DERBYSHIRE HERITAGE Derbyshire Peak District - higger-tor
 

HEATH OLD CHURCH

Heath Old Church Heath Old Church

The church is the last remaining building on the site of the deserted village of Lound. It is to be found off the old road to Palterton which would have been severed by motorway construction and replaced by the major intersection M1 junction 29. It is set on a hilltop plot with a stone edged path leading to a ruined south porch. It was pulled down in 1852 leaving the ruined south porch and south doorway of the nave. A small mortuary chapel was left to serve the burial ground which was still in use.

A Ramcroft resident remembered the building when it was intact with an oak door and large stained glass window.

Heath Old Church

entrance doorway

Heath Old Church

Heath Old Church

Although it is unknown exactly when the church was built it can be traced from at least 1307 and may be as old as the late 12th century, about 1161.

After demolition what was left was the entrance porch with the stone seating and the larger section with the window for the funeral rites before internment as the new church was under construction and no burial ground was available.

Heath Old Church

looking north

Heath Old Church

chevrons on door pillars

Heath Old Church

Heath Old Church

This blocked up alcove is where there was a carved figure.

This was removed in the early 50's and taken up to the old vicarage in Heath village. It later went to the Diocese at Derby

Heath Old Church

these were probably the roof beams

Heath Old Church

 

Heath Old Church

Part of the window frame from the North wall is lying on the ground in front of the wall. It held a stained glass window

Heath Old Church

Inside the church is a tombstone and almost all of it can be deciphered thus -

HERE LIES THE BODY OF THOMAS
?---? WHO DEPARTED THIS
LIFE NOVEMBER THE 20. 1697
AND IAMES IEFFEREY HIS SON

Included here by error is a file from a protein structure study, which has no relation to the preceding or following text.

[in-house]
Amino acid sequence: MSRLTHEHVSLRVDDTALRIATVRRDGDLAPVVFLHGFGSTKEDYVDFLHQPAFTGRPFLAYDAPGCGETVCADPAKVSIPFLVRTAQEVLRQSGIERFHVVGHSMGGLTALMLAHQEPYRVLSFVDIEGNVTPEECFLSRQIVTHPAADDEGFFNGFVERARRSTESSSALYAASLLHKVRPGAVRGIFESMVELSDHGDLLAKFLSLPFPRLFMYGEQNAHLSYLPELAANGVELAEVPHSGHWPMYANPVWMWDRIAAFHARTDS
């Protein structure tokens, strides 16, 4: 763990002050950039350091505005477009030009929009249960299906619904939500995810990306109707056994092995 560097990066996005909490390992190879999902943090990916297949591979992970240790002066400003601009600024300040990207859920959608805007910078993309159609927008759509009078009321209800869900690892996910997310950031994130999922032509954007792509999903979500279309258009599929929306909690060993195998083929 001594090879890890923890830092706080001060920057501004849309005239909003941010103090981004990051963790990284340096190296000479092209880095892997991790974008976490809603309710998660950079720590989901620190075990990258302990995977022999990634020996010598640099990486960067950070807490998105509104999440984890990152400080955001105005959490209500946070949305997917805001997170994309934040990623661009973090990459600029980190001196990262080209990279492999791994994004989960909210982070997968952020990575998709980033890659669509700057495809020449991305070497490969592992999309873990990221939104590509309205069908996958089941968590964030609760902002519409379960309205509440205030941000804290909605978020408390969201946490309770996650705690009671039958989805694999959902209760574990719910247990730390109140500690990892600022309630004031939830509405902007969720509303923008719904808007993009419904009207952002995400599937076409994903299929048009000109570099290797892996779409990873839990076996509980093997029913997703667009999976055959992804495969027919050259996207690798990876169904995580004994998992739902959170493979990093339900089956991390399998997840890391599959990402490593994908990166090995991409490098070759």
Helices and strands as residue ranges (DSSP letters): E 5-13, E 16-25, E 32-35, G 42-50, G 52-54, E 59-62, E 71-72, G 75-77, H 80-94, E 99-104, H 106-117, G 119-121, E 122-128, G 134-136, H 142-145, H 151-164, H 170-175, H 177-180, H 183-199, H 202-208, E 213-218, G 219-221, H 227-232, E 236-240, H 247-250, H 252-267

DEPARTED THIS LIFE IVIY 20
???5

the 'J' is carved as an 'I' hence IAMES represents JAMES and IVIY would be July

Heath Old Church

Churchyard head stones seem to date from the eighteenth and nineteenth century

One particularly interesting one appears to be directed at the ‘SPECTATOR’. It is a sad reflection on the times with infant mortality

Heath Old Church

SPECTATOR
THIS STONE IS ERECTED
IN
Memory
of
William. Son of Robert
and Zilpah Thompson
who died May 24th. 1827.
Aged 11 weeks.

Also Samuel their Son
who died Sep 2nd 1828
Aged 9 Weeks

Also of the above named
Zilpah Thompson
who died Aug 30th 1831
Aged 31 Years

and on the right hand panel -
ALSO
Jemima
who died
in her infancy

Heath Old Church

There is a worn Government Ordnance mark on the wall. Churches were considered to be good datum points and often marked. Not so far away is Ault Hucknall church which is similarly marked.

The newer Heath All Saints church is ¼ mile away, was built in 1852 and dedicated by the Bishop of Lichfield on 18th July 1853, with restoration work carried out 1882-86. The old church was then used as a mortuary chapel. In the new church porch are two coffin slabs, one dating from the 11 or 12th century, which came from the ruins of the old church.

MINERALS SPECIMENS for SALE

My Collection of Mineral Specimens is up for sale.

If interested then please follow the link to it

Mineral specimens for sale

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